Lymphoedema may occur immediately after the lymphatic system has been damaged or blocked or appears years later.

Lymphatic System
How is lymphoedema diagnosed

How is lymphoedema diagnosed?

If a doctor suspects lymphoedema, they will ask about the patient’s signs, symptoms, and medical history. They will also examine any affected parts of the body and measure them to see if there is any swelling. They might also need more tests to assess the extent of the lymphoedema. If a diagnosis of lymphoedema is made, the doctor will refer the patient to a Level 1-3 Accredited Lymphoedema Practitioner to manage the condition.

How is lymphoedema treated?

Lymphoedema cannot be cured. However, it may be possible to keep it under control using Decongestive Lymphatic Therapy (DLT). This treatment consists of:

  • Compression therapy — wearing tailored, graduated compression garments
  • Exercise — ensuring they move about regularly and do any special exercises they have been advised to, such as walking or resistance training
  • Manual Lymphatic Drainage — having lymphatic drainage massage is a specialised massage treatment.
  • Skincare — maintaining good skin condition and reducing the chance of infection
  • SIPC (Sequential Intermittent Pneumatic Compression)

If DLT doesn’t manage the lymphoedema, surgery may be an option. This should be discussed with their Accredited Lymphoedema Practitioner.

In order to keep the condition under control and to give the best chance of success, treatment for lymphoedema must be started as soon as possible.

Medirent - Sequential Intermittent Pneumatic Compression (SIPC) therapy

Can Lymphoedema be Prevented?

If patients have had surgery, radiotherapy or an injury that puts them at risk of developing lymphoedema, they can do a few things to reduce the risk. They should:

    • Take good care of their skin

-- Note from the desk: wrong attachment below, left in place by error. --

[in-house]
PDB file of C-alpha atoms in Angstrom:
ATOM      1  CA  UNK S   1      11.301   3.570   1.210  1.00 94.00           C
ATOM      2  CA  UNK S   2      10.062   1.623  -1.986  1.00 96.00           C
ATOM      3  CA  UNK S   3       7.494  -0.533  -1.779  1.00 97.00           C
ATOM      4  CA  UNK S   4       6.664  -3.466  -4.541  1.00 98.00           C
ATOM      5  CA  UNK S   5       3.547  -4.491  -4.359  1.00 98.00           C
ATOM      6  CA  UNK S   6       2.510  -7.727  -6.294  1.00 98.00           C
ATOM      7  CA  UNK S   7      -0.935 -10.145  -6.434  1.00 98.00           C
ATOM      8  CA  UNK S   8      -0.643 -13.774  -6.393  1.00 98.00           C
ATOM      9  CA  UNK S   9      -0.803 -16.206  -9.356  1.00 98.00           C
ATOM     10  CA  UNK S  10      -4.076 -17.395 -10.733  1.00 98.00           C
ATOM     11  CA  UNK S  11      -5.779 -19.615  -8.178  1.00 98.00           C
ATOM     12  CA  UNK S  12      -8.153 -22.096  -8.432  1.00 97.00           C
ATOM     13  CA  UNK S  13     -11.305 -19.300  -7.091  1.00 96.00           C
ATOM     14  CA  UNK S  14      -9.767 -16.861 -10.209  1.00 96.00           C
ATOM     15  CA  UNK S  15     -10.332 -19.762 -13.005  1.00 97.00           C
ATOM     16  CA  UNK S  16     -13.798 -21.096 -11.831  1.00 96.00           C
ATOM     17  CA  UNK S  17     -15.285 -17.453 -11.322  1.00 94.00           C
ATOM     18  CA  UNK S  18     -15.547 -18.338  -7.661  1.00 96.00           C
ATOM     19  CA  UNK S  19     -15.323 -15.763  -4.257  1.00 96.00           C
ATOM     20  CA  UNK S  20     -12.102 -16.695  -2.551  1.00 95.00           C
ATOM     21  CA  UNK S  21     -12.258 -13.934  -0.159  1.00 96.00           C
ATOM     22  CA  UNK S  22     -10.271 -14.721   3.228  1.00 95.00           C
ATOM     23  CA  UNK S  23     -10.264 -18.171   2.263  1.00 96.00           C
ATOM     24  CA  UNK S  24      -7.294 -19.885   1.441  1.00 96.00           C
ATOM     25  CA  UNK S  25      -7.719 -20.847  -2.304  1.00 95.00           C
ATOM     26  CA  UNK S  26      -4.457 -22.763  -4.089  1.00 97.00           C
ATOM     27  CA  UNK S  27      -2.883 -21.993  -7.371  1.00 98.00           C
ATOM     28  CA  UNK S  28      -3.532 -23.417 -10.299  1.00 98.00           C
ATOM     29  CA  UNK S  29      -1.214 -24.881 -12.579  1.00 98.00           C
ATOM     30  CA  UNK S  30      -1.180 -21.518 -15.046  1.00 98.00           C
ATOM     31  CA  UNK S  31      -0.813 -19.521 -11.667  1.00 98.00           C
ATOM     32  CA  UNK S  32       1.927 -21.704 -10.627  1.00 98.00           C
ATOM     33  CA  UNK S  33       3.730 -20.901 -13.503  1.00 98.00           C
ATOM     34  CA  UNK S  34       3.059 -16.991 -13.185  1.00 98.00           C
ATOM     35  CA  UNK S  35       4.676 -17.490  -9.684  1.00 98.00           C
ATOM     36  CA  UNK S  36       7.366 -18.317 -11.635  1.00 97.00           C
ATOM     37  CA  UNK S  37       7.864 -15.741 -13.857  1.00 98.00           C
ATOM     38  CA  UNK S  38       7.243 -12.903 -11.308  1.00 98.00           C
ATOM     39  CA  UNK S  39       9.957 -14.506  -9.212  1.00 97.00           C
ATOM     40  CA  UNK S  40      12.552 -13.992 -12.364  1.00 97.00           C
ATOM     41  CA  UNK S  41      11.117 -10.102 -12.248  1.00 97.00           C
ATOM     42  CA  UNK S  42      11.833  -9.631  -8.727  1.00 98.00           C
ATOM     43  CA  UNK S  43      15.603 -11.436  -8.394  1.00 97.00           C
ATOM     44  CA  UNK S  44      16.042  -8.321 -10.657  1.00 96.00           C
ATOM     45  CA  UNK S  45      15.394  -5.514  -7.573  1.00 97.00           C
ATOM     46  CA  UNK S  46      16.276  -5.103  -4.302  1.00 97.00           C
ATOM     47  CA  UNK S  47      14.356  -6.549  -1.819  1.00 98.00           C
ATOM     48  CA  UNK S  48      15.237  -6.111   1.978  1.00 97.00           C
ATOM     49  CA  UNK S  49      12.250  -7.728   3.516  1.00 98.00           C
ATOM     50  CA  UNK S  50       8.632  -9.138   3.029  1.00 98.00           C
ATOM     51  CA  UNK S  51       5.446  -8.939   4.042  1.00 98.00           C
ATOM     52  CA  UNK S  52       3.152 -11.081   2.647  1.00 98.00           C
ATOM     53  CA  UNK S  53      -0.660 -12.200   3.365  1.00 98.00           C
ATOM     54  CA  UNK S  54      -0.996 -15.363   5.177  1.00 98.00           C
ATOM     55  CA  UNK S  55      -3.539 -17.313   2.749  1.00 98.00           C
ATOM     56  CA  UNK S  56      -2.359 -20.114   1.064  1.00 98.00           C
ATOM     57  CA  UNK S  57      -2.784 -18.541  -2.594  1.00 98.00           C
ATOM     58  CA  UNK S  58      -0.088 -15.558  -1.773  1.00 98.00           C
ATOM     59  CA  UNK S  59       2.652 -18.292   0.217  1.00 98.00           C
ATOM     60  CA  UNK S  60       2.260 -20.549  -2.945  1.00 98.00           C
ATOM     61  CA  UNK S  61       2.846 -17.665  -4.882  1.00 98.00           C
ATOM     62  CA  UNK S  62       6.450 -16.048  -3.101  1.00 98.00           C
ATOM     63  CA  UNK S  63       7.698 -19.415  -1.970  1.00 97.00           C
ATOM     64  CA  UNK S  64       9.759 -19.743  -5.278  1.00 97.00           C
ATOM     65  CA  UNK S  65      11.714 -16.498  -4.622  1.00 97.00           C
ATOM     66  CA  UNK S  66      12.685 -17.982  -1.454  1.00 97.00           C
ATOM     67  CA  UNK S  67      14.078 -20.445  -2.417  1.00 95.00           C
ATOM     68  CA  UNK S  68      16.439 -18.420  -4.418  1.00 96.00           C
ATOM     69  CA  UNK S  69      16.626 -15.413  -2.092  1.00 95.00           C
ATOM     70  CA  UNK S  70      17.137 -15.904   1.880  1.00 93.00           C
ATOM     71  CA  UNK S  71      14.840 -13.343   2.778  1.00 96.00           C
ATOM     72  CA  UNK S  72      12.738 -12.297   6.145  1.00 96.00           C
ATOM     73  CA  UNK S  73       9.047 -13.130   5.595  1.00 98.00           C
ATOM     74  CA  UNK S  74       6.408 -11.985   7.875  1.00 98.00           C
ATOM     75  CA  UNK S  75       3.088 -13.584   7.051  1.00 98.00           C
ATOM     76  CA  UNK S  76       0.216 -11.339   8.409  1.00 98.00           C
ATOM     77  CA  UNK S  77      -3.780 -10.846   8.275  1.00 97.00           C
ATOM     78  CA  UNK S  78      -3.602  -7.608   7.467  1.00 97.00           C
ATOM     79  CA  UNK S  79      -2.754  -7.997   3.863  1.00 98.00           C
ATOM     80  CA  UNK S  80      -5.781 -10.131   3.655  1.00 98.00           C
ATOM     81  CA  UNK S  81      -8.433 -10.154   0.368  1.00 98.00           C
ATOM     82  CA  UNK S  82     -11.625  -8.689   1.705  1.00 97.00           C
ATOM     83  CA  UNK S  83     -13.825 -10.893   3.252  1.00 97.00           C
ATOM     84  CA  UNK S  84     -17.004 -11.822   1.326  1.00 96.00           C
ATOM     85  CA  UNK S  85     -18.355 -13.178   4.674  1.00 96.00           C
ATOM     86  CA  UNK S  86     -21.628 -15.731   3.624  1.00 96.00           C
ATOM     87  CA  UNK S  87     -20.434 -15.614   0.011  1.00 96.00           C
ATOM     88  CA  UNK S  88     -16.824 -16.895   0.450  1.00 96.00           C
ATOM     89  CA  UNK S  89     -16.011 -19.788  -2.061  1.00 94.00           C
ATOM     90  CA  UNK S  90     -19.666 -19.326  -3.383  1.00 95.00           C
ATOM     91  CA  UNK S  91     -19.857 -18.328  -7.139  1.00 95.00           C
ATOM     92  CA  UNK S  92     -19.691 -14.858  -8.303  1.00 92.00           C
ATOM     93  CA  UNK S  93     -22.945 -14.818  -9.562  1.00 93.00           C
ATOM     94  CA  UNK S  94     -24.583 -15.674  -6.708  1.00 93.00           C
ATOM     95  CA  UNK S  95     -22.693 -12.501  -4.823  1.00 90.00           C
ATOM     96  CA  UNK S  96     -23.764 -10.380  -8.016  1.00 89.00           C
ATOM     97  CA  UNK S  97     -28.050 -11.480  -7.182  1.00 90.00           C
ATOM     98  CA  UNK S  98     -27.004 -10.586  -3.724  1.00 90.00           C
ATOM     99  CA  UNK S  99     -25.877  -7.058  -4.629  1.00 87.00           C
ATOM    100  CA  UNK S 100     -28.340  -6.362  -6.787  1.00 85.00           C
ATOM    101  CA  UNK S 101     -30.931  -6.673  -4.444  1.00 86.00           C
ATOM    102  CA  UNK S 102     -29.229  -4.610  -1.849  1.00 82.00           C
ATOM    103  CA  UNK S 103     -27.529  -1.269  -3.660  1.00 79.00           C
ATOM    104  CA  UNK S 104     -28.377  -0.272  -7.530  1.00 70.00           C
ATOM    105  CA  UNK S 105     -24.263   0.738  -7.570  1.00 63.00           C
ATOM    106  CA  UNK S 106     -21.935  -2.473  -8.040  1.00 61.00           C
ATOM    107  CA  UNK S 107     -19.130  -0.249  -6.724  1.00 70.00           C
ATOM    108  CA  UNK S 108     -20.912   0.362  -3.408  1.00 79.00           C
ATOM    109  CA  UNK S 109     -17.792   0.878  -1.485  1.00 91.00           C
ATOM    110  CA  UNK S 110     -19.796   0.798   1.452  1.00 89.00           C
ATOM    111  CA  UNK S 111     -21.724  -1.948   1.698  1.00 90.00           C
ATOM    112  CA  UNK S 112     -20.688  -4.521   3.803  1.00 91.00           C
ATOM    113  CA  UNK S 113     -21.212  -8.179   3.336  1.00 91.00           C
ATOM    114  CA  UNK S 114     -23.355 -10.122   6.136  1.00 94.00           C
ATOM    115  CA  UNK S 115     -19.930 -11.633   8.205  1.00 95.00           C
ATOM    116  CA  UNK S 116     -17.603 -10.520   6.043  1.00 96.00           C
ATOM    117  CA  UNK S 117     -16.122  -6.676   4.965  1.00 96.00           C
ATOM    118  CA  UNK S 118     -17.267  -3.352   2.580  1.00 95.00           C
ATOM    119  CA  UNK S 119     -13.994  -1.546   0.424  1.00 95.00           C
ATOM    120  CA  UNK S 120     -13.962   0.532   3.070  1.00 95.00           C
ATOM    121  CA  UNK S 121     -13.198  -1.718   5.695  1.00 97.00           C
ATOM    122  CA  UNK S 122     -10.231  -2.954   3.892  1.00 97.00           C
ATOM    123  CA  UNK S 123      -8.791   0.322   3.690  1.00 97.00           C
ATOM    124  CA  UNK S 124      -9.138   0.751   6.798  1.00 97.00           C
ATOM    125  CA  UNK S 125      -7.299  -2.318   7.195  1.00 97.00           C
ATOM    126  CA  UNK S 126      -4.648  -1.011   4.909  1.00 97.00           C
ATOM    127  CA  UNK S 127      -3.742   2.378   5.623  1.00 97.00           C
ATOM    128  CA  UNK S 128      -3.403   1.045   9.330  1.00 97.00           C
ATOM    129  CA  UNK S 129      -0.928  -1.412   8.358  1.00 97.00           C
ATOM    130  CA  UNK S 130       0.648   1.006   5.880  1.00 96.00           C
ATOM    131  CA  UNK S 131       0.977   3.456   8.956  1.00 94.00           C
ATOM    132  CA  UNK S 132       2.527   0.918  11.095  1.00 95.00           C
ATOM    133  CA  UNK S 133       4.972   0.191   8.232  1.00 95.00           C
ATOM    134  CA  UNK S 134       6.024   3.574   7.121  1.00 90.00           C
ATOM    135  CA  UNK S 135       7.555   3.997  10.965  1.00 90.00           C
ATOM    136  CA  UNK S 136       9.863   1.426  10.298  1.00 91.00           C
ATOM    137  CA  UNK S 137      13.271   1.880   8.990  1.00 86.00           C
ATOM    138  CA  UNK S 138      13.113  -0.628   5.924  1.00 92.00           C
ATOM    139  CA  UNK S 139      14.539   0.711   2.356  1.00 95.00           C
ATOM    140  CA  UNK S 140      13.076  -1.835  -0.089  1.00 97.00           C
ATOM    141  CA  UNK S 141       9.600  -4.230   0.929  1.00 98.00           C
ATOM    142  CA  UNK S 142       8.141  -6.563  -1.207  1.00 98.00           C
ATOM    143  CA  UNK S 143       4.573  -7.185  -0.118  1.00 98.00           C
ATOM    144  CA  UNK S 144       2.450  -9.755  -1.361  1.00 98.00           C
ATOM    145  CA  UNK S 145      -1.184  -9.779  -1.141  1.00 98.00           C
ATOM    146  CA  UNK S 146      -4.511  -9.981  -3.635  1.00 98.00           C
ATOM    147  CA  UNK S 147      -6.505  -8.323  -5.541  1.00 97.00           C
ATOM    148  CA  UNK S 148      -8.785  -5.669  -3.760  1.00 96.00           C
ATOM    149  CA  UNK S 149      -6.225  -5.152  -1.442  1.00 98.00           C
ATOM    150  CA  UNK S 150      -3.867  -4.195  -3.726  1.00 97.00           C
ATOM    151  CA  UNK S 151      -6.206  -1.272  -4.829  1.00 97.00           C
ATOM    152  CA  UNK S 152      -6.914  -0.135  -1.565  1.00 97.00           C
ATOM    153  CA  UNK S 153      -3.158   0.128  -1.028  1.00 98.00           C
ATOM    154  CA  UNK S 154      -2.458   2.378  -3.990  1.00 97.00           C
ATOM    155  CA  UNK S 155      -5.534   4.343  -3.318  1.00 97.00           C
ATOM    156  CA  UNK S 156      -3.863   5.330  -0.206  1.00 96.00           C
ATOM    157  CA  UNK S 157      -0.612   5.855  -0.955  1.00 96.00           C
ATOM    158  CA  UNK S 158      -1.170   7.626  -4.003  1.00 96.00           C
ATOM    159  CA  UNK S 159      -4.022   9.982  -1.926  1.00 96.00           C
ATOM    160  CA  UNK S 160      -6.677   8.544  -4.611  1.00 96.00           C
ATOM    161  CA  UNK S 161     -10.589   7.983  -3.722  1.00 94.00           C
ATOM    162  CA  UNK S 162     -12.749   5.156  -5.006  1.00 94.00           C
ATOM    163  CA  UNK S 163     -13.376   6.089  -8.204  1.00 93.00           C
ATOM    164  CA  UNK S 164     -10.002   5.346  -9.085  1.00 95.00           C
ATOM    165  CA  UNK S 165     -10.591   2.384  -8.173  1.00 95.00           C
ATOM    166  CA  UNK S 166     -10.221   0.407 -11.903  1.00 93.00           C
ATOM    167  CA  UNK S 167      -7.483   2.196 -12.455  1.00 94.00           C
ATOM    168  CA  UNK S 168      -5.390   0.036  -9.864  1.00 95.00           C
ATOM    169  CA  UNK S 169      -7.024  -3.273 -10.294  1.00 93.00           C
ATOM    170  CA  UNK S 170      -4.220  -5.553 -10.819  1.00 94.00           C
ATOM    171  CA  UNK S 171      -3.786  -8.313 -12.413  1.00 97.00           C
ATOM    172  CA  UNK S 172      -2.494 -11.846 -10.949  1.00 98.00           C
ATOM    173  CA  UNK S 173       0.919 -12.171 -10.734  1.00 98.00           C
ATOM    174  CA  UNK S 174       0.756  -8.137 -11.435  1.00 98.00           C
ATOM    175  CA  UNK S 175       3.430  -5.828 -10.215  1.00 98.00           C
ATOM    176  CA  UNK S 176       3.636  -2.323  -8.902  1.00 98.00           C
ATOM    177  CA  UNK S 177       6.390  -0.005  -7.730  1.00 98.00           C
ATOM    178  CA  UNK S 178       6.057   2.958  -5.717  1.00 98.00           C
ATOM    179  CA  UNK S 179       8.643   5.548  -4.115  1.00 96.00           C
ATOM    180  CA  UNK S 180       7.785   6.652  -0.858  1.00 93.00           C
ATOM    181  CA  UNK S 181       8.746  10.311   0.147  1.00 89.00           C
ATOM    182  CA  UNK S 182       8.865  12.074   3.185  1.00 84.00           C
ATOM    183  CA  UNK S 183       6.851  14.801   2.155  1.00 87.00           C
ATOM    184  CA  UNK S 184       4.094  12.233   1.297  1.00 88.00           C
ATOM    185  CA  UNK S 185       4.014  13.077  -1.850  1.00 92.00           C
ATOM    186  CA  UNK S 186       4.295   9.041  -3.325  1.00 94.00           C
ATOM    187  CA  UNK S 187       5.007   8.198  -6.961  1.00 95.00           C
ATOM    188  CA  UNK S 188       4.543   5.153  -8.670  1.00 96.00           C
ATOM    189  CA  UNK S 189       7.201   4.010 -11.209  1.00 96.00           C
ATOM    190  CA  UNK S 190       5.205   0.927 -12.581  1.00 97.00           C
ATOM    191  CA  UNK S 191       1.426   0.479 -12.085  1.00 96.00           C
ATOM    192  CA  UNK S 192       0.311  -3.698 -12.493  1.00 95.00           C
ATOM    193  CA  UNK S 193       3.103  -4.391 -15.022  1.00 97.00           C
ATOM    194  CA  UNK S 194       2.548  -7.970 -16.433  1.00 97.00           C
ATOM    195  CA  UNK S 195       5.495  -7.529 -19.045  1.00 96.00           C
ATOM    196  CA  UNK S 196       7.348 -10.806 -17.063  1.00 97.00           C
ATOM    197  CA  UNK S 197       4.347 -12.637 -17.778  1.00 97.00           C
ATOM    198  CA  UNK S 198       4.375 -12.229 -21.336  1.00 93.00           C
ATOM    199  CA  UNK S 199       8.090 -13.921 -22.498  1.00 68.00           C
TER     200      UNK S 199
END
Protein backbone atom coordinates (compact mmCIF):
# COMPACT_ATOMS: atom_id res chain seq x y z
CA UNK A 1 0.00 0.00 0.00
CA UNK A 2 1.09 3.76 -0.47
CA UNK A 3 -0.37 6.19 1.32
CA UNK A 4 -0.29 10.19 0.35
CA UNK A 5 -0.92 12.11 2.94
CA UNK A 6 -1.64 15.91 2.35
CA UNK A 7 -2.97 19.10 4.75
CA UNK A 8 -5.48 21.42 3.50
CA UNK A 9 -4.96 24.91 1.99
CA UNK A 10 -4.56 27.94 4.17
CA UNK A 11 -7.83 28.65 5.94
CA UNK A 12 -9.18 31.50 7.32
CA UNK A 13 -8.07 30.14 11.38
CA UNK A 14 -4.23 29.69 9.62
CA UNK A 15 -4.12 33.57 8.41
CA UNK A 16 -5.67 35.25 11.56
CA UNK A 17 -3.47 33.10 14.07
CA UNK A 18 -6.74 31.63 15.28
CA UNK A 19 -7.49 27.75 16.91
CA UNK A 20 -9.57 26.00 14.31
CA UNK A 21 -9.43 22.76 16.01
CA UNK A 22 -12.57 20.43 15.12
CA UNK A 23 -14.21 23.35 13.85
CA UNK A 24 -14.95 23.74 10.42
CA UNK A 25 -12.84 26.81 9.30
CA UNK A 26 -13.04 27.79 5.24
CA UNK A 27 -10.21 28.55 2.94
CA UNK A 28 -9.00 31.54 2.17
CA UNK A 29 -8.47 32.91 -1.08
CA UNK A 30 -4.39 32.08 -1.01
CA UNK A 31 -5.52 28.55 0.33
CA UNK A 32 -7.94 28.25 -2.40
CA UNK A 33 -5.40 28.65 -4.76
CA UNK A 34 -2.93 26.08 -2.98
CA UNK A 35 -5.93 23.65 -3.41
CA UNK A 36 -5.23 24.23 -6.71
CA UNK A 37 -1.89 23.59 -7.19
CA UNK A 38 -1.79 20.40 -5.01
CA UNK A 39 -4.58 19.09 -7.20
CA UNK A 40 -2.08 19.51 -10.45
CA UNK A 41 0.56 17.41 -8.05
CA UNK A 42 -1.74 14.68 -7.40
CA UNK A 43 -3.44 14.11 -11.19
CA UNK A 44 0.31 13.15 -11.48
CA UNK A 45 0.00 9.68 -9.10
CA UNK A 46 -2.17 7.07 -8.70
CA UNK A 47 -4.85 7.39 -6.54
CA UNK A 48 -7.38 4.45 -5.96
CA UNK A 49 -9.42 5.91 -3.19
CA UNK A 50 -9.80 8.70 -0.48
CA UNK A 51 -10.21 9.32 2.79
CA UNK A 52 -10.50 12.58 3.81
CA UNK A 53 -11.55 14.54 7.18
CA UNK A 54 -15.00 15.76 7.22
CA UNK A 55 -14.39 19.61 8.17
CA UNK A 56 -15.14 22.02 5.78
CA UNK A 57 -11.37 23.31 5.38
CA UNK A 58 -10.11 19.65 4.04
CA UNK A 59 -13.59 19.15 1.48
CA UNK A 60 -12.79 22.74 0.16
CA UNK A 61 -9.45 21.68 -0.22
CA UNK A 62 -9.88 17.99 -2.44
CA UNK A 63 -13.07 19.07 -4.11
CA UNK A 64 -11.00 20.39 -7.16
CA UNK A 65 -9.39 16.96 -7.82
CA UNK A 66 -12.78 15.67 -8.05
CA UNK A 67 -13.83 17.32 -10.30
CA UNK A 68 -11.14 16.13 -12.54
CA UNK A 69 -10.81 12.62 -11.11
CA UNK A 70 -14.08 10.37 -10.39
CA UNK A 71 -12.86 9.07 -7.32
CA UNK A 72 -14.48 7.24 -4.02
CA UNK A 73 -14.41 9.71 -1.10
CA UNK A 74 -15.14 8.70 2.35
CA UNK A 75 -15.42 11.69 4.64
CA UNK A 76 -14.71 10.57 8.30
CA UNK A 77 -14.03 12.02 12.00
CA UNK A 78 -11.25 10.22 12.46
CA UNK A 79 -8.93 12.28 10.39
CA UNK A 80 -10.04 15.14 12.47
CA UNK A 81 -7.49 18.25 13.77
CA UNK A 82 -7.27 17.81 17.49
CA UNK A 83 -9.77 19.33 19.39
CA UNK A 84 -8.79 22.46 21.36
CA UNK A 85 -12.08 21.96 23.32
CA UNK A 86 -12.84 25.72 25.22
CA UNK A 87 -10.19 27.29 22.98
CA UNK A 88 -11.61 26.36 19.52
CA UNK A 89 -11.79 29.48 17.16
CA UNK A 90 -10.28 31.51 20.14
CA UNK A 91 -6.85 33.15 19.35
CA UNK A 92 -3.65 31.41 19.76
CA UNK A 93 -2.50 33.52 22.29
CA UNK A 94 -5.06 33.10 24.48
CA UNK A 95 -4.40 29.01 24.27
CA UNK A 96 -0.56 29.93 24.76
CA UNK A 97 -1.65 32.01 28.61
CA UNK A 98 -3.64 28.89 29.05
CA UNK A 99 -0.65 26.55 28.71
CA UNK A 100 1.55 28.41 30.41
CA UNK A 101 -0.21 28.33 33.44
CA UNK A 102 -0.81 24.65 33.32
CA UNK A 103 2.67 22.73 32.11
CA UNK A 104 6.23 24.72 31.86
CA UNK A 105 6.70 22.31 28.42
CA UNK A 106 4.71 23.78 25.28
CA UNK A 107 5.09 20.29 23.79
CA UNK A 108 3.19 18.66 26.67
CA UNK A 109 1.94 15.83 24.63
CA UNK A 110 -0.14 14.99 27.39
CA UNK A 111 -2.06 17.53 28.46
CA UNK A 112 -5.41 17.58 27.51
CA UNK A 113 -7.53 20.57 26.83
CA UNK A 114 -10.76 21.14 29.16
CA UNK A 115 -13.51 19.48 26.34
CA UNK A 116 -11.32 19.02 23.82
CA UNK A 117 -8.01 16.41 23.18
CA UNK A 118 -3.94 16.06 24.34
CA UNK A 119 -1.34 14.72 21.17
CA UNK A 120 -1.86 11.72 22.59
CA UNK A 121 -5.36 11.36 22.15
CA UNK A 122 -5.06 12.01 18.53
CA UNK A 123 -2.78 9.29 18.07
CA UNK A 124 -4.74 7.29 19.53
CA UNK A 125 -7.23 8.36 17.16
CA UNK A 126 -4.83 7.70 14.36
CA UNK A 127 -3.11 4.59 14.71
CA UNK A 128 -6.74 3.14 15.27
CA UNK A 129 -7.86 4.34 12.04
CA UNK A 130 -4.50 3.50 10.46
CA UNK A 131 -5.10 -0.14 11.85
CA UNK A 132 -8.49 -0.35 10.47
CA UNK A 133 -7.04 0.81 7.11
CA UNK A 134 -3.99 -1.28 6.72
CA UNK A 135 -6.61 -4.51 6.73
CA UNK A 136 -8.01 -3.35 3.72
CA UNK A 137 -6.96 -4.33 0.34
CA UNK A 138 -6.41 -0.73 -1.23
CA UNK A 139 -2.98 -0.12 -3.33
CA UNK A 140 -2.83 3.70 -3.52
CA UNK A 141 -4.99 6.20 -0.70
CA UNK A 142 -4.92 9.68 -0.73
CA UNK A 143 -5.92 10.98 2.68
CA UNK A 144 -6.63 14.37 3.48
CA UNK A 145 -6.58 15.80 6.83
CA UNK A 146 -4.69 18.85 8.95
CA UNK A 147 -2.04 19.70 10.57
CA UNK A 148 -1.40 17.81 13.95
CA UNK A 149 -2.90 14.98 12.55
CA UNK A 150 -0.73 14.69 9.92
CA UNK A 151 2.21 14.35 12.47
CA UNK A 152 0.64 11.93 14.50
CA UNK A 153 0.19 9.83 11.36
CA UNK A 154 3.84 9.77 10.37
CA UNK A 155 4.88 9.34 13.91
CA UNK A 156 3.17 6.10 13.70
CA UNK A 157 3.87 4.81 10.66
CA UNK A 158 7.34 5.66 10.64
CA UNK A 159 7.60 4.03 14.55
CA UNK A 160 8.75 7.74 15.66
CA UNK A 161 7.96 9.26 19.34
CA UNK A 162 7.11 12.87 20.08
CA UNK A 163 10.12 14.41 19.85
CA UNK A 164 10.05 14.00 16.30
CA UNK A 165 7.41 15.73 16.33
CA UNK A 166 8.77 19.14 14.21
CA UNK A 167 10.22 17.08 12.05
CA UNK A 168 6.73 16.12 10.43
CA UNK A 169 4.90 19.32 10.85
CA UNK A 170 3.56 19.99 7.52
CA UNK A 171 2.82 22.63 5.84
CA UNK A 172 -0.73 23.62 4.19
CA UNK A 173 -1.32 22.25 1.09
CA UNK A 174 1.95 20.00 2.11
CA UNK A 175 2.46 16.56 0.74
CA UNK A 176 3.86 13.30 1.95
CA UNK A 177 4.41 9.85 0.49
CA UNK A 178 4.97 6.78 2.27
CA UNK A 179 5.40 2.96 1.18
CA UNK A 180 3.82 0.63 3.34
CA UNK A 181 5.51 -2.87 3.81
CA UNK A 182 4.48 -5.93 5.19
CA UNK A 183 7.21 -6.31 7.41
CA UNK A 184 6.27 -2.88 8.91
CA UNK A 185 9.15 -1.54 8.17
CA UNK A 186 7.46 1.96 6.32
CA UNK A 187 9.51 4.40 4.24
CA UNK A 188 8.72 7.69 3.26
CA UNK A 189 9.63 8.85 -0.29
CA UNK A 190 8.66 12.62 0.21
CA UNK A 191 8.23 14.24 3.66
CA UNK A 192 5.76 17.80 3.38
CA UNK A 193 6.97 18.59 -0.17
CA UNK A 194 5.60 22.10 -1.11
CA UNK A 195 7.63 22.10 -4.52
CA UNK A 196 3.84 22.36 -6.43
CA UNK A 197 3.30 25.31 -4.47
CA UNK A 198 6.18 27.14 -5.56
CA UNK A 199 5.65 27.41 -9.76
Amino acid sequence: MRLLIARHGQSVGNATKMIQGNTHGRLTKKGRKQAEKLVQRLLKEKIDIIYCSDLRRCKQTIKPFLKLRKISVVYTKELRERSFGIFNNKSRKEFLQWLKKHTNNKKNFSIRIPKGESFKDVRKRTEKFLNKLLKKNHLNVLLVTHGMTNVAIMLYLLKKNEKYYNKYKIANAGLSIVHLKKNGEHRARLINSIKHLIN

• Avoid scented soaps and washes, and keep their skin clean by washing with pH-neutral soap
    • Use a moisturiser like QV, Nivea, or Dove daily to maintain soft and moist skin.
    • Applying sunscreen and wearing protective clothing to avoid sunburn
    • use insect repellent to protect against bites
    • avoid cuts and infections
    • wear gloves while gardening, washing up and doing housework
    • Use antiseptic on any cuts.
    • See their doctor urgently if a cut looks as though it is infected.
    • Cut their nails with clippers, not scissors.
    • When shaving, use an electric razor.
    • Avoid putting pressure in the wrong place, such as because of a tight bra strap or around an affected arm.
    • Avoid using an affected arm for injections, blood sample drips or blood pressure measurements.
    • Wear loose-fitting clothes or jewellery.
    • Be active
    • and do exercises to reduce the risk of lymph fluid accumulating.
    • Begin any exercise slowly and build up gradually.
    • Keep at a healthy weight,
    • If they are overweight, talk to their doctor about losing weight.
    • Ensure they eat a healthy, balanced diet.

Essentially, stimulating fluid flow through their lymphatic system will reduce the chances of a fluid build-up and may help them prevent lymphoedema.

Accredited Lymphoedema Practitioner

Lymphoedema requires sensitive care and management. An accredited Lymphoedema Practitioner provides crucial support in controlling and managing this condition.

Reach out to us today to learn more about our lymphoedema management services.

Accredited Lymphoedema Practitioner